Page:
For the Friday DpSU Jeffrey Tomkins tells us that ‘Talking’ Ants Are Evidence for Creation. The subject is a paper in Current Biology called Ant Pupae Employ Acoustics to Communicate Social Status in Their Colony’s Hierarchy, about nearly-matured ant pupae communicating this fact to other ants via sound.
Some ants have been previously discovered to use sound in communication, but it was thought that pupae (the last stage before emergence as an adult) were mute. This research claims that pupae develop the ability to produce sound at some point, and that they use this to signal to other ants that they are nearly mature in order to gain more attention – becoming a higher priority. When pupae were artificially rendered mute they failed to receive this attention, while when the sound was played back to other ants it would produce “benevolent behaviors” similar to when noises from adult ants were played.
Tomkins’ argument is extremely predictable and typical of his writings. First, the discovery of this behaviour adds “complexity” to the ants, which to Tomkins is evidence in and of itself for creation. Then there’s the irreducible complexity argument:
When an ant nest is disturbed and threatened, the worker ants immediately go about rescuing the nest. First, they grab and remove the mature larvae and then the immature larvae and pupae. As it turns out, the mature larvae use acoustic communication via their early maturing acoustic appendage, which the younger larvae and pupae lack, to signal their social status to the worker ants, enabling them to be extricated first (see image below). In the event of settling a new colony, the mature larvae would hatch first and thus be more valuable assets than the younger larvae, which require more resources.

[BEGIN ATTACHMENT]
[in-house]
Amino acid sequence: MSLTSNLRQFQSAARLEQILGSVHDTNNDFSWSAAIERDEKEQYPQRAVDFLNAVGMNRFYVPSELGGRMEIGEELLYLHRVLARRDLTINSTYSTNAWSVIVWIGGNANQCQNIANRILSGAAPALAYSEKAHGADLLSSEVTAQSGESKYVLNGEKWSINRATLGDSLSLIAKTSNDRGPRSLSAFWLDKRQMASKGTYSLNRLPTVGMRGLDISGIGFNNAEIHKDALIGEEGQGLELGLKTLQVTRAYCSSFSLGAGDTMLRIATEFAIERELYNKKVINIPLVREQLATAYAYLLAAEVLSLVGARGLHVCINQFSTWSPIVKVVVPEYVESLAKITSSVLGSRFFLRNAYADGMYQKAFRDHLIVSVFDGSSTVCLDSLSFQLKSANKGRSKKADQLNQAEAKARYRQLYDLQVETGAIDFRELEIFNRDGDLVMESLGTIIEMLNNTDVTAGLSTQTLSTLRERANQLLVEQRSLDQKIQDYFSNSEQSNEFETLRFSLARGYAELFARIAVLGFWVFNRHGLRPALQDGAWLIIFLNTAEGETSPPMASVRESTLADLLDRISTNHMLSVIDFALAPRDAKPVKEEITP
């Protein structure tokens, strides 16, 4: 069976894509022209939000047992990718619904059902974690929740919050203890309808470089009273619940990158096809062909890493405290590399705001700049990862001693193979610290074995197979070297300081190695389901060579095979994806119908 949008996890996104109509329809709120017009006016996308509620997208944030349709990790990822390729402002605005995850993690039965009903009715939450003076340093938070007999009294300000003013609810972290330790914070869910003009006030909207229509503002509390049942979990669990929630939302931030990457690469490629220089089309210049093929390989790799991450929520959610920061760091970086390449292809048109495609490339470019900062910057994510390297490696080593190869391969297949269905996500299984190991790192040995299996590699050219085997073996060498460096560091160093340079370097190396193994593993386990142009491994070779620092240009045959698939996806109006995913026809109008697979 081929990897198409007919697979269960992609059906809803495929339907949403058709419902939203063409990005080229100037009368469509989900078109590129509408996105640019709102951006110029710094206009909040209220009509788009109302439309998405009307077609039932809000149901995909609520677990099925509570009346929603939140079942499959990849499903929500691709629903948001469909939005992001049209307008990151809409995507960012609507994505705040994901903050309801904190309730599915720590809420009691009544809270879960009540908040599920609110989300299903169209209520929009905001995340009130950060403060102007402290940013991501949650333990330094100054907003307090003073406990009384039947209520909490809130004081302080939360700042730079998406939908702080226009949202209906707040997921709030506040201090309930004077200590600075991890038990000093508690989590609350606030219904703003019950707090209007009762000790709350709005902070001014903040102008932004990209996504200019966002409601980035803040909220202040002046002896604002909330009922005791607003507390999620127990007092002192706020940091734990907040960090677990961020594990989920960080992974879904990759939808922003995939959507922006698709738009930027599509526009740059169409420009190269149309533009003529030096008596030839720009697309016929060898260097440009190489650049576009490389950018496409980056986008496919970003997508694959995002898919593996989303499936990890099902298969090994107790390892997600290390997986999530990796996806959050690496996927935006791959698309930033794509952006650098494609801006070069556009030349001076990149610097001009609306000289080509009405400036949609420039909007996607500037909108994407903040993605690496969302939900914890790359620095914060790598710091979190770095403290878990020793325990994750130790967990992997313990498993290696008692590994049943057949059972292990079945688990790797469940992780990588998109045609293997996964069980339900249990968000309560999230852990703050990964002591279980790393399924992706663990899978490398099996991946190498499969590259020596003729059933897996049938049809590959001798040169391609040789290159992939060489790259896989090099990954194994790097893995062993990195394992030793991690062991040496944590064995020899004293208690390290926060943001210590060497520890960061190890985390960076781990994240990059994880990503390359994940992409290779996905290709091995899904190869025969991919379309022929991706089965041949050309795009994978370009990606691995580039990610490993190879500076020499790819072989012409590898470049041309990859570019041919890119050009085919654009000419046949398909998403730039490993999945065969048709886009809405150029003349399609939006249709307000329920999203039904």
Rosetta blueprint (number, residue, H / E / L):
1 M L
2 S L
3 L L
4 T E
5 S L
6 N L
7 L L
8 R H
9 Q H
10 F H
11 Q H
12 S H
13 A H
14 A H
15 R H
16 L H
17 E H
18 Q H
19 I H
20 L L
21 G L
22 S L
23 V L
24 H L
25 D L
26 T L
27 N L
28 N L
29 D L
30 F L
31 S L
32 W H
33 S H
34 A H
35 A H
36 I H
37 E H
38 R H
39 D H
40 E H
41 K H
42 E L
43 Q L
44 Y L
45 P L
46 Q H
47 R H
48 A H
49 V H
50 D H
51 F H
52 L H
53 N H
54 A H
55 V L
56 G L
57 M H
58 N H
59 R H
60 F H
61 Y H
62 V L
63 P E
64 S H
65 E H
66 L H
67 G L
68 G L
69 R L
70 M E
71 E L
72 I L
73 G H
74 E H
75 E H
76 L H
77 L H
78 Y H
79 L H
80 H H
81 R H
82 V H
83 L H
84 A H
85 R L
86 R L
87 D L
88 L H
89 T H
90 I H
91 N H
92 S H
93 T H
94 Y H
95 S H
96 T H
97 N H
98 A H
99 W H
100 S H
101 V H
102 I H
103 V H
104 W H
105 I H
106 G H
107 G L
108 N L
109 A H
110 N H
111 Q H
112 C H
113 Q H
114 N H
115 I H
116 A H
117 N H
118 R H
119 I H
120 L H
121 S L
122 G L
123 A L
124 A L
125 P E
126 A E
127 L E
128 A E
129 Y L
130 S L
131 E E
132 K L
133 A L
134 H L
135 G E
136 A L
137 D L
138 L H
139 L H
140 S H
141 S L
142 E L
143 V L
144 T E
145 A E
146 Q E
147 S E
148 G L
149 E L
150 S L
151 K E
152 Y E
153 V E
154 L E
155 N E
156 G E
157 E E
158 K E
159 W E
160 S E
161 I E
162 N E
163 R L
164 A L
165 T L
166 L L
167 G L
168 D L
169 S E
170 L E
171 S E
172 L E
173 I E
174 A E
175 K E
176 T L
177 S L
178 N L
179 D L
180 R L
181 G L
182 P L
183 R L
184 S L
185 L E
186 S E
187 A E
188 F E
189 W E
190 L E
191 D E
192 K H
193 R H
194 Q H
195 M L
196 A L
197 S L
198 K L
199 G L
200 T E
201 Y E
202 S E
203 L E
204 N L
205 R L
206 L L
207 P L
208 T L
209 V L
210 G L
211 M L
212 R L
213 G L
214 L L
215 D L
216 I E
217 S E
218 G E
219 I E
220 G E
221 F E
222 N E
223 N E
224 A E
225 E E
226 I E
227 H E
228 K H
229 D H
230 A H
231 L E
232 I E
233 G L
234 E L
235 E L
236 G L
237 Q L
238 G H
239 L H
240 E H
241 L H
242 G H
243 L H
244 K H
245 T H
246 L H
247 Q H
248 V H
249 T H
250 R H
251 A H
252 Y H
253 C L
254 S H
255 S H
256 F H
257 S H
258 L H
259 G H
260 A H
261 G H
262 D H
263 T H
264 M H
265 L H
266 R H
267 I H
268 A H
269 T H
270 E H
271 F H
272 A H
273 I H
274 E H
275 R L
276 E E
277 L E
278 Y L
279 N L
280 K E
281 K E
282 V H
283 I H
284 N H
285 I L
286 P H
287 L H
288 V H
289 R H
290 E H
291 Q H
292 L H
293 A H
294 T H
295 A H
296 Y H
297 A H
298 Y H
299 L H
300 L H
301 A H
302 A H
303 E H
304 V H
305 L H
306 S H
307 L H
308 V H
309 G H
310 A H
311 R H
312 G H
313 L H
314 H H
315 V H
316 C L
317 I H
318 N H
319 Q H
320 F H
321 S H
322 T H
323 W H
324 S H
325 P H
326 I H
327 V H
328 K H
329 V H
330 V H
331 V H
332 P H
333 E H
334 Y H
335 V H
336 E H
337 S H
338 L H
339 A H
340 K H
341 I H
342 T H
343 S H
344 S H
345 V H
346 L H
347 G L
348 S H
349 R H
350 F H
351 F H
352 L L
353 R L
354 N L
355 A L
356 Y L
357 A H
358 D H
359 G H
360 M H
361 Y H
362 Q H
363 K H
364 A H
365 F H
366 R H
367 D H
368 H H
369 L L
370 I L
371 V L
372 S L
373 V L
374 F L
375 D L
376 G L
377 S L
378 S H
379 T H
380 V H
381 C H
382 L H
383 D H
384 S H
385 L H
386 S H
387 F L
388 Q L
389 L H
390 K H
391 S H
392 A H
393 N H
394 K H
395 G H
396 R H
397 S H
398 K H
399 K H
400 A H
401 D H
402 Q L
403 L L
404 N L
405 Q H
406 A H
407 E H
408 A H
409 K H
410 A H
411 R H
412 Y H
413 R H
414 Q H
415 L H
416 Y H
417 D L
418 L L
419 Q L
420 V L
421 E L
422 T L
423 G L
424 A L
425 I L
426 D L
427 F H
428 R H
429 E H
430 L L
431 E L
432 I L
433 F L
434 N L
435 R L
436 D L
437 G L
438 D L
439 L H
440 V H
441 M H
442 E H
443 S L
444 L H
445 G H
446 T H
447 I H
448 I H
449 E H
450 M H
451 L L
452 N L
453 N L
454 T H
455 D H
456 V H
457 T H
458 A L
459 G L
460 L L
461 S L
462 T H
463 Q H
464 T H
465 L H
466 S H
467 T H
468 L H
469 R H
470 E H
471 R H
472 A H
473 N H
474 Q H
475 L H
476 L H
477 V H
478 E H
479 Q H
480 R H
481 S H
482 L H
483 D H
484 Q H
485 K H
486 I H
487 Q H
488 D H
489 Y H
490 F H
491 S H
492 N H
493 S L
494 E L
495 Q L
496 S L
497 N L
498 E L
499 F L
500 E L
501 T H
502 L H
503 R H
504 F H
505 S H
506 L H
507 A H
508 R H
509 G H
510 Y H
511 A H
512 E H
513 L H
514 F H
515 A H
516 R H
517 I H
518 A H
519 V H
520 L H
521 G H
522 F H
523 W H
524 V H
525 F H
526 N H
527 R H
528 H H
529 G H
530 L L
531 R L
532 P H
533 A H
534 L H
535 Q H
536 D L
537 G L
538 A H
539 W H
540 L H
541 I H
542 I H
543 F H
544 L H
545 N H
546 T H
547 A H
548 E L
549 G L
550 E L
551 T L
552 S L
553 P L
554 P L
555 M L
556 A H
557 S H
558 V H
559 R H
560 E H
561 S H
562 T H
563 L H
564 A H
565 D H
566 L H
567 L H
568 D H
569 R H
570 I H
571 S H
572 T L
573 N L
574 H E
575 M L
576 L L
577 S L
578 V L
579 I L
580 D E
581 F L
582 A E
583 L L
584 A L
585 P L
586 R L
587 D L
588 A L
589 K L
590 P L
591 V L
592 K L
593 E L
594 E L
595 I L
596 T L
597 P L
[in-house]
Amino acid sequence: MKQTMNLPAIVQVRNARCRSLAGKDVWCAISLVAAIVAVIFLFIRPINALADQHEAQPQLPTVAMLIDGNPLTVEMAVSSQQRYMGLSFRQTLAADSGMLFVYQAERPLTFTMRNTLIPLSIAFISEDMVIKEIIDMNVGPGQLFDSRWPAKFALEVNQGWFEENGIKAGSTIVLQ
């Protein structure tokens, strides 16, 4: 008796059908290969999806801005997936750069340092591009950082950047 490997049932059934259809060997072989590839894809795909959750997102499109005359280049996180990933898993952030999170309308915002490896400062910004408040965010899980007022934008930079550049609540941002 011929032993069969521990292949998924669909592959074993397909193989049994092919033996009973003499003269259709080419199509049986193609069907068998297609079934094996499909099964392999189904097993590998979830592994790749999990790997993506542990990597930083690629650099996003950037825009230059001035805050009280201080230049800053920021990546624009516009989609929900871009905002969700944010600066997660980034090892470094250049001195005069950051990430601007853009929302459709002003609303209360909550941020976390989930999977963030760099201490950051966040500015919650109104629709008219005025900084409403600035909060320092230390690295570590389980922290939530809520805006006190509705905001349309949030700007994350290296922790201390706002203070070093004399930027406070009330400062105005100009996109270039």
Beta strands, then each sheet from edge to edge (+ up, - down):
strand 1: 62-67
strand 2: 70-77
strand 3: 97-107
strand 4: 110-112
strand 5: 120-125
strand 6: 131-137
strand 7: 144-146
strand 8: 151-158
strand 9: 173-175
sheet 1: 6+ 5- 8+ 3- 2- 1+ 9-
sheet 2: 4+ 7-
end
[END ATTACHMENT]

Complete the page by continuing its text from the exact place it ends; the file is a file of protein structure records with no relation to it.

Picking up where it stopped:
The combination of various sensory communication and processing systems are a clear example of an all-or-nothing suite of features referred to as irreducible complexity. All the ants would die in one generation if you remove any one of these features: 1) early maturing abdominal acoustic appendage, 2) instinct to “strum”it, 3) sensors in adults to detect it, 4) ant brains to interpret the sounds, and 5) the instinct to protect the mature larvae.
Poorly justified claims of irreducible complexity would be Tomkins signature move if other creationists didn’t also do the same thing. It is not clear that the ants would die in one generation (however you measure that with an ant colony) if this behaviour did not exist. It is not unreasonable to suppose that ants without it would do worse than those with it, but saying that they would be guaranteed to die is unjustified. In addition, many of Tomkins’ enumerated conditions would already exist prior to the evolution of this trait – most obviously the brains.
Tomkins can’t say that ants without this pupal communication ability would die out, and so cannot honestly claim that it is somehow irreducibly complex. This makes for shoddy “evidence” of creation.
Time then to get back to Thomas’ article from Wednesday, which I haven’t completed a post for. That one was much more interesting.